He has presented The Big Breakfast, appeared regularly on The Wright Stuff and Big Brother’s Bit On The Side and toured his one-man show Defending The Caveman, playing the Grand Opera House in 2007 and York Theatre Royal in 2010. Pantomime has become a fixture on his calendar in Britain, but back in Australia, it is a different story.

“There’s no such thing. Australia doesn’t have theatre in its DNA. Sport, yes, but culture’s put to one side. It’s all sport. You have to have a number on your back! But here in the UK, Brits are going to the theatre from the age of six and playing football. You do both.

“As I was growing up, all our television came over from Britain. It’s not a mystery that I ended up living here because we were brought up on all that culture.”

Gradually Australia sought its identity through film, whereas “even Neighbours took a while for Australia to connect with,” says Mark. “It wasn’t heralded the same way it was over here. It was ‘the show with the sets that wobbled’. But it was celebrated here.”

Neighbours went from being “the soap that no-one noticed in Australia” to,” whoosh, a show that really took off”. Mark arrived in Britain to perform his own comedy show at the Edinburgh Fringe just as the first series began to be aired over here, two years behind Australia.

“I wasn’t ready for what happened next. Joe Mangel took over!” he says. “That’s a phenomenon I’ll never recover from. If the Brits get into something they love, they hold on hard and strong. Joe Mangel will live with me forever.

“I ended up presenting The Big Breakfast, having done that type of TV in Australia on Zoo TV, and they thought I could do the same thing here. My style of comedy is fairly crazy, anarchic, plenty of mayhem. People trusted Joe Mangel, so I was ‘Johnny Foreigner taking the mick and mocking British culture’, which they don’t like usually here, but they’d taken to Joe Mangel, so they loved it.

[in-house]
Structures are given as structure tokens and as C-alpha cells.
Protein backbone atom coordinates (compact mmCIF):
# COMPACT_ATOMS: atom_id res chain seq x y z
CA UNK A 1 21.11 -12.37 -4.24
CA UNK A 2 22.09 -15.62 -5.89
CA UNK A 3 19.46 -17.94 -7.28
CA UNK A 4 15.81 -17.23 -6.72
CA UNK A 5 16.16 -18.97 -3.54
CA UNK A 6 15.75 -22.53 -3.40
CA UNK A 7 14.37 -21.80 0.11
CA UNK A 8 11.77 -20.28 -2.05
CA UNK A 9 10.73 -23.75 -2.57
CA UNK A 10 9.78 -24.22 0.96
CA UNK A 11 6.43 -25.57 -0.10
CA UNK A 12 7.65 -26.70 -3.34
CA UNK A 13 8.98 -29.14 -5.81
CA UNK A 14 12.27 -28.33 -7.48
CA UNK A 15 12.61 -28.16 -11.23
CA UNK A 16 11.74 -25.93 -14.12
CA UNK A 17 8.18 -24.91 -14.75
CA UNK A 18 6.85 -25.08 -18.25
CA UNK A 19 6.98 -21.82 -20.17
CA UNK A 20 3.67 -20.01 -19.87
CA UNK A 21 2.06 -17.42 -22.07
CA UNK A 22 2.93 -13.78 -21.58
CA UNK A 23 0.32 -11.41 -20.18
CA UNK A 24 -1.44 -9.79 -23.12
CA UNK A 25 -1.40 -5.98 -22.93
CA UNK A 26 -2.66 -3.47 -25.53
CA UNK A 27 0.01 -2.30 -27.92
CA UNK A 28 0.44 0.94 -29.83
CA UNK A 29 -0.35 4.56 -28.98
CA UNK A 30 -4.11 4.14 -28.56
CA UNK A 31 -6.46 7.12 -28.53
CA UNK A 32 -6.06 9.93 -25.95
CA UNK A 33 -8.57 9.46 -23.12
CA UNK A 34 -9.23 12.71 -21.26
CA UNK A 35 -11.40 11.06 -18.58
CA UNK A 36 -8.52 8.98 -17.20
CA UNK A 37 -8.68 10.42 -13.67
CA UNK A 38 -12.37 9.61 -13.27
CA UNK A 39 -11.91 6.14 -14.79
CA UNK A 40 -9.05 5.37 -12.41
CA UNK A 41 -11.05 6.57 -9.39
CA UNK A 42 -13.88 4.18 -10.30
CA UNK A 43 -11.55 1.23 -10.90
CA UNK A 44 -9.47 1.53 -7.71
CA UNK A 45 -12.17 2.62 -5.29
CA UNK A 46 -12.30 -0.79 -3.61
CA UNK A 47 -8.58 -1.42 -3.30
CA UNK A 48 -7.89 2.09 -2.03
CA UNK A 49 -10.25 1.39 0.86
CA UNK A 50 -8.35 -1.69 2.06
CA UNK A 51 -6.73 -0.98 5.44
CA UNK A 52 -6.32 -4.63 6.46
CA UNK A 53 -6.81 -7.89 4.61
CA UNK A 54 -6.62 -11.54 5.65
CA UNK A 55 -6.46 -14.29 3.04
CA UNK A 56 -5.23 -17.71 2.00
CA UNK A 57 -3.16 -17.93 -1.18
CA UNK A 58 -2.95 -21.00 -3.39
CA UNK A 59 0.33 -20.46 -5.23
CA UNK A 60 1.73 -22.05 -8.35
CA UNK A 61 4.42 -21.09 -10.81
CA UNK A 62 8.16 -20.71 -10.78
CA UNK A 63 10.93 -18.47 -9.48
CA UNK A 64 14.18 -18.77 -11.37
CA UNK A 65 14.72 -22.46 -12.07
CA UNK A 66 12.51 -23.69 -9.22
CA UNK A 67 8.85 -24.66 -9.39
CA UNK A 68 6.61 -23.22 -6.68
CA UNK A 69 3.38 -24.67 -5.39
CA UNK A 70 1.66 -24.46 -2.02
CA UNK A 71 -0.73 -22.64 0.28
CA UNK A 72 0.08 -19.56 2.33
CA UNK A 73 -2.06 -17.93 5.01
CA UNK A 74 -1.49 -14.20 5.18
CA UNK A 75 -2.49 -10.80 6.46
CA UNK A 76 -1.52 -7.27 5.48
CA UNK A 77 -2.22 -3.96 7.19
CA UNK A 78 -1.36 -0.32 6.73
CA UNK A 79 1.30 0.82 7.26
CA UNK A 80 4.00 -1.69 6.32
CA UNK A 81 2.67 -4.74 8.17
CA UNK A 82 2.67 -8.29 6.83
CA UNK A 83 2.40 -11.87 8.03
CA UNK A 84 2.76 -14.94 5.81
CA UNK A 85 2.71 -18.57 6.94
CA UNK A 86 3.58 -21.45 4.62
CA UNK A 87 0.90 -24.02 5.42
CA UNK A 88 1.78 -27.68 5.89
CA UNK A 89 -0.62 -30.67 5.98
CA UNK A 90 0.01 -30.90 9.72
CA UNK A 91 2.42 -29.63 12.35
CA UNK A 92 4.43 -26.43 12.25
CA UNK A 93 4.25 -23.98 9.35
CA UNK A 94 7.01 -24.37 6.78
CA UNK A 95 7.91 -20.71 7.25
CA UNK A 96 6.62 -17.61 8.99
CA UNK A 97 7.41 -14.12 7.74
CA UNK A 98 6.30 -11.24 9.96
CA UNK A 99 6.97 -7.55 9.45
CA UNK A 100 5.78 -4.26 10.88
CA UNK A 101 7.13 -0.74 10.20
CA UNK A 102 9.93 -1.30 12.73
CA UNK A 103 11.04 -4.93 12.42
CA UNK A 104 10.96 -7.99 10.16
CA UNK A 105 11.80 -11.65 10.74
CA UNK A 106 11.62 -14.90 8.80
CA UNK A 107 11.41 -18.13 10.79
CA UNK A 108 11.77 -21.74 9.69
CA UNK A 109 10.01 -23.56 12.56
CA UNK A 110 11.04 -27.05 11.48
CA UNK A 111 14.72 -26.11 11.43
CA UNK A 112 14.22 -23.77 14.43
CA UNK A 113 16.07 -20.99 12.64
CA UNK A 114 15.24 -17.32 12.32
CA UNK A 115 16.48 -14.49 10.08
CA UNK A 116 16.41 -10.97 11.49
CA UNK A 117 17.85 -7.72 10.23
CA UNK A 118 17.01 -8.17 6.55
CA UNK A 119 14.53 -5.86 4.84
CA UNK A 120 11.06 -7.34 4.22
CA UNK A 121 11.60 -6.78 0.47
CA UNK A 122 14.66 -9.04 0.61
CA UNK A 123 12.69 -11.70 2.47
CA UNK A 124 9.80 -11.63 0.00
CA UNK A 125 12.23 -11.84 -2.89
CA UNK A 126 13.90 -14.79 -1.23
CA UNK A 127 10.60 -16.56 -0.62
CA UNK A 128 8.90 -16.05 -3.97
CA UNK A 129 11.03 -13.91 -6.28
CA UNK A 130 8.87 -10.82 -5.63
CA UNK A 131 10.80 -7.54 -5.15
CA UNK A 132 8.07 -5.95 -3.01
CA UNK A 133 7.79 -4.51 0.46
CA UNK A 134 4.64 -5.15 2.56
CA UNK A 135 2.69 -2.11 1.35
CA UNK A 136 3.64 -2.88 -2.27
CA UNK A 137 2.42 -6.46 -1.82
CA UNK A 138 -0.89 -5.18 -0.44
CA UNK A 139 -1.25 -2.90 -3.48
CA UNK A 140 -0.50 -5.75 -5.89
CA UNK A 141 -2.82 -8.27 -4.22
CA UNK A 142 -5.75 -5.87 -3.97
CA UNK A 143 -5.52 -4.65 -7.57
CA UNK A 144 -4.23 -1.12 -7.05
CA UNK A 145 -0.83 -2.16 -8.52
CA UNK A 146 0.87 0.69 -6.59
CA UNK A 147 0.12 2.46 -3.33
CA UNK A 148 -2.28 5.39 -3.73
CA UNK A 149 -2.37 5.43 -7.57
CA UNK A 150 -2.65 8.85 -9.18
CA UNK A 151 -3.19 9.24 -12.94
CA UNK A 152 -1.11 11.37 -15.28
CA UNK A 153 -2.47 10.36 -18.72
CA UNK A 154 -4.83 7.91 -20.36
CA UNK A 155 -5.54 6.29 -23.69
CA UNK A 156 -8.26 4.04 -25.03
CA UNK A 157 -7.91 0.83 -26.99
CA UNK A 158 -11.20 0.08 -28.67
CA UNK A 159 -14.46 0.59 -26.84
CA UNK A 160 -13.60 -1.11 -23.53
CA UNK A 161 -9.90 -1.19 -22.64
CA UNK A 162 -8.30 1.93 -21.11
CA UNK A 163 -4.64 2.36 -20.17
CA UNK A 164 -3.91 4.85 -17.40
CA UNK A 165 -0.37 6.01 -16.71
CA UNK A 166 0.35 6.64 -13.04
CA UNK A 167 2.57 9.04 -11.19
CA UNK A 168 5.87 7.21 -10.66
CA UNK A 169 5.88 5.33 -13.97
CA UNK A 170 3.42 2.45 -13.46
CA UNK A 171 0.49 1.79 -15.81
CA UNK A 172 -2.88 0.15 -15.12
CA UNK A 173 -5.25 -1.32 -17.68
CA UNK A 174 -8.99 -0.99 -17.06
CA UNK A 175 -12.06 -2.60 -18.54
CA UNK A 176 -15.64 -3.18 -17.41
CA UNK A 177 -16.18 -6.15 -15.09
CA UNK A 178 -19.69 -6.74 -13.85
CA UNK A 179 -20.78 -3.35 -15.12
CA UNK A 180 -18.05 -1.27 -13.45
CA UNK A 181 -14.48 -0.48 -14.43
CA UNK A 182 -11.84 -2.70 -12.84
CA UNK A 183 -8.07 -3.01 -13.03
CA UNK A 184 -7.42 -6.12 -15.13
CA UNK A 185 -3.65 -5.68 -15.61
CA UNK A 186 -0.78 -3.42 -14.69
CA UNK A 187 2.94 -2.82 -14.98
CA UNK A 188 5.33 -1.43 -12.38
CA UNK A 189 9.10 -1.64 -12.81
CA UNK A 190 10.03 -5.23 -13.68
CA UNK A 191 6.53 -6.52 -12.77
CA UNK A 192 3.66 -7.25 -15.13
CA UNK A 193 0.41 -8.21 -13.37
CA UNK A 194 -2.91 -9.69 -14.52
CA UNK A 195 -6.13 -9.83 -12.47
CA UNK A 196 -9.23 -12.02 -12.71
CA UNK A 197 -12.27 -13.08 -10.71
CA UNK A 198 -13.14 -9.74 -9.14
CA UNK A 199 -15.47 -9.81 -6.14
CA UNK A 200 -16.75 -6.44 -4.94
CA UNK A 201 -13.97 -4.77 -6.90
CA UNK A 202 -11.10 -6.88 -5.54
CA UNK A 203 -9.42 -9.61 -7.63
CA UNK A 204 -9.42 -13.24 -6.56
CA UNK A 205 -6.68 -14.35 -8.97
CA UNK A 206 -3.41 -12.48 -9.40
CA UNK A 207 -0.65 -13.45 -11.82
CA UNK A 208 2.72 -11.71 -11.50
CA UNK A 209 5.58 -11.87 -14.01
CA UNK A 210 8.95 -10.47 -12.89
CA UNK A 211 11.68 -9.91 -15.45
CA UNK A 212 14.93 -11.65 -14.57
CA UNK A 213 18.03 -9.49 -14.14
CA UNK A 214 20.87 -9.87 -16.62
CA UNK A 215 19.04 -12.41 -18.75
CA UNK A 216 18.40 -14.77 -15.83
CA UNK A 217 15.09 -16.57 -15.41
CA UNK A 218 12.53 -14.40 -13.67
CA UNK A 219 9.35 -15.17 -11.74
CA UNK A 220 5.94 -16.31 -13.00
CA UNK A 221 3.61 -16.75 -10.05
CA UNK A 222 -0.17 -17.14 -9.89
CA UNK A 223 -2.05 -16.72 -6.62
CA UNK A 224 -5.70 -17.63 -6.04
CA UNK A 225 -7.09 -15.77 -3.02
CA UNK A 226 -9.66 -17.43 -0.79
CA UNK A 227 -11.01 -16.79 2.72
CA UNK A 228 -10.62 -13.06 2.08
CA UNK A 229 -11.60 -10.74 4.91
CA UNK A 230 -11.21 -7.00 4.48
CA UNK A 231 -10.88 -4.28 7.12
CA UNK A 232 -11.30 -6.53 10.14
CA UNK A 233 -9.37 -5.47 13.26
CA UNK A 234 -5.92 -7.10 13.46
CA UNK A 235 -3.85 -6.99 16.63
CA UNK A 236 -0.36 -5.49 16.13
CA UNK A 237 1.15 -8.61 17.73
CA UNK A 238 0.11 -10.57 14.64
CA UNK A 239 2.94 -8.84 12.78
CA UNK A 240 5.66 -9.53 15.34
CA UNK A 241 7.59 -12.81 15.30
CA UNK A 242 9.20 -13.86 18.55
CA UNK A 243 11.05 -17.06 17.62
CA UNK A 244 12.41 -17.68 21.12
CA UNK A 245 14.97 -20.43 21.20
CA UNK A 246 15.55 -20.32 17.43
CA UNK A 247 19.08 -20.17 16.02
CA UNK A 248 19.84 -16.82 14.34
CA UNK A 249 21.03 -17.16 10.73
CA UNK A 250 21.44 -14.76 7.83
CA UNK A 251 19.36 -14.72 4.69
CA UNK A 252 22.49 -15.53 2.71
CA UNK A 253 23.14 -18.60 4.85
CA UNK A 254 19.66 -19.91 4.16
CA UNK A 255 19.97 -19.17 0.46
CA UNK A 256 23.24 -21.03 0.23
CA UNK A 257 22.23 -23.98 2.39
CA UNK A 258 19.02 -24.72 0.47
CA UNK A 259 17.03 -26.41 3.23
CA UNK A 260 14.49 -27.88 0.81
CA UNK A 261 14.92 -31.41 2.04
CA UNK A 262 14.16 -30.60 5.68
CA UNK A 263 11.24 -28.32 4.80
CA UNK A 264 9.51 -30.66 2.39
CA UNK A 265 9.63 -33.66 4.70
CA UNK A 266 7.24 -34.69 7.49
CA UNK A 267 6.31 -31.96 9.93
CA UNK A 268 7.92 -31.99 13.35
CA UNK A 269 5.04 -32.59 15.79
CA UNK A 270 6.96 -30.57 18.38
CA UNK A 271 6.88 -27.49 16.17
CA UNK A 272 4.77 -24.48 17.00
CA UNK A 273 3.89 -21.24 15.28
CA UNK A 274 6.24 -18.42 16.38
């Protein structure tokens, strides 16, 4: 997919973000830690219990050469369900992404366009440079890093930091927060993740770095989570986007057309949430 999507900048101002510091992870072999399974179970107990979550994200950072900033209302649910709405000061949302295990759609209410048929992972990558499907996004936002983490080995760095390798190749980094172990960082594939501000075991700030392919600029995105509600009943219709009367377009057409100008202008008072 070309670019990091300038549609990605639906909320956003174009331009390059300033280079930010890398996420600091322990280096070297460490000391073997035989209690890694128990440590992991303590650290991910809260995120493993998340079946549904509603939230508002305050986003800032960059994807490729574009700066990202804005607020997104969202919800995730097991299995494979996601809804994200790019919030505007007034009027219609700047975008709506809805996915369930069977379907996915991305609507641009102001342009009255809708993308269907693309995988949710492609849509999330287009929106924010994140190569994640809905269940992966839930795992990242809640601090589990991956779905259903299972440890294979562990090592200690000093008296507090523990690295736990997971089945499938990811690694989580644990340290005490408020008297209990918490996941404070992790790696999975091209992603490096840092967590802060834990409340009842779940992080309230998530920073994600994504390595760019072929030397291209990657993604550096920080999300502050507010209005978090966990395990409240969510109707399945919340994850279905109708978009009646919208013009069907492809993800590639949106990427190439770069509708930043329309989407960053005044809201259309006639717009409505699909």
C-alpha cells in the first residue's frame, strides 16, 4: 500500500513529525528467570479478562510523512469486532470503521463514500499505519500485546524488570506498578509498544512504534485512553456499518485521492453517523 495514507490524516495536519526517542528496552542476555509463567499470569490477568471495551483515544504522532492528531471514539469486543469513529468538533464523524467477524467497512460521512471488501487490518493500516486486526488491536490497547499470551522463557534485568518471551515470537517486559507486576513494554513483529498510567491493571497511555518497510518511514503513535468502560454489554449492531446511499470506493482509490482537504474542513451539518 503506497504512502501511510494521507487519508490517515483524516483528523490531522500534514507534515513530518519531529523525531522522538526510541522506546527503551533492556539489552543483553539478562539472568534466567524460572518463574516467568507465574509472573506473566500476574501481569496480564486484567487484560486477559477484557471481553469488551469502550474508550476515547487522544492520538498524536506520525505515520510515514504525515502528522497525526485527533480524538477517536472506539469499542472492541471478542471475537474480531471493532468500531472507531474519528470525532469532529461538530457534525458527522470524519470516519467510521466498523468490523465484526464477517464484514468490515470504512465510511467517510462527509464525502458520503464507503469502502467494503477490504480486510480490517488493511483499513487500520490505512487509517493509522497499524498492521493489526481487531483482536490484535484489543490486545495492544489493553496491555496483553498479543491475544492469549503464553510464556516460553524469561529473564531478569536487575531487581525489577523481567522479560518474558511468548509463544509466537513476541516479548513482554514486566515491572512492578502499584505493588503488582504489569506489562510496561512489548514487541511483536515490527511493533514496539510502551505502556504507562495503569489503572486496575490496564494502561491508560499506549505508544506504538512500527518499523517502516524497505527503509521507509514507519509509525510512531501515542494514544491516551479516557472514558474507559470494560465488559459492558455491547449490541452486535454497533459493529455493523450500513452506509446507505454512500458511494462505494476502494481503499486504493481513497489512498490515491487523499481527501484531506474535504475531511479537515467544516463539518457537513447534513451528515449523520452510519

“My comedy suited that Tiswas style, and it’s the kind of show that TV looks like it’s crying out for now.”

Mark Little, left, with his Snow White And The Seven Dwarfs co-stars, Steve Wickenden, Martin Daniels, Louise Henry, Jonny Muir, and Vicki Michelle. Picture: David Harrison

At the time of this interview, Mark was sporting a full beard from a three-week shoot filming the low-budget independent film Passing Through in the South of France. “David Hall, a playwright and theatre director, wrote the part for me,” he says.

“It’s his first feature film, and I play an Australian teacher who’s been in Britain for 25 years and decides to go to the South of France with his new wife, on her new anti-depressants, to try to forge a new life amid the gypsies,” he says.

“But along comes his estranged son to remind him of his old life. All their problems come up and we see if they can be rectified or not.

“It’s not a car-chase film! It’s not chick.lit! It’s a bit old-fashioned in style with an international flavour. It’s taking a cathartic look at a modern relationship, a modern family, in an anti-depressant world, where they’re trying to deal with the past and the present by creating a new future when he has his redundancy money.”

Metaphysical in tone, Passing Through is set at a time “when it’s hard to be happy, and what is happiness anyway?”, says Mark. “It doesn’t come up with schmaltzy answers. My character just thinks we better have some fun making a future.”

By comparison, pantomime is a world of certainty where good will defeat evil, and Mark Little’s grandchildren will enjoy every chance to “boo Pop”.

Mark Little stars in Snow White And The Seven Dwarfs, Grand Opera House, York, from December 12 to January 4 2020. Box office: 0844 871 3024 or at

Charles Hutchinson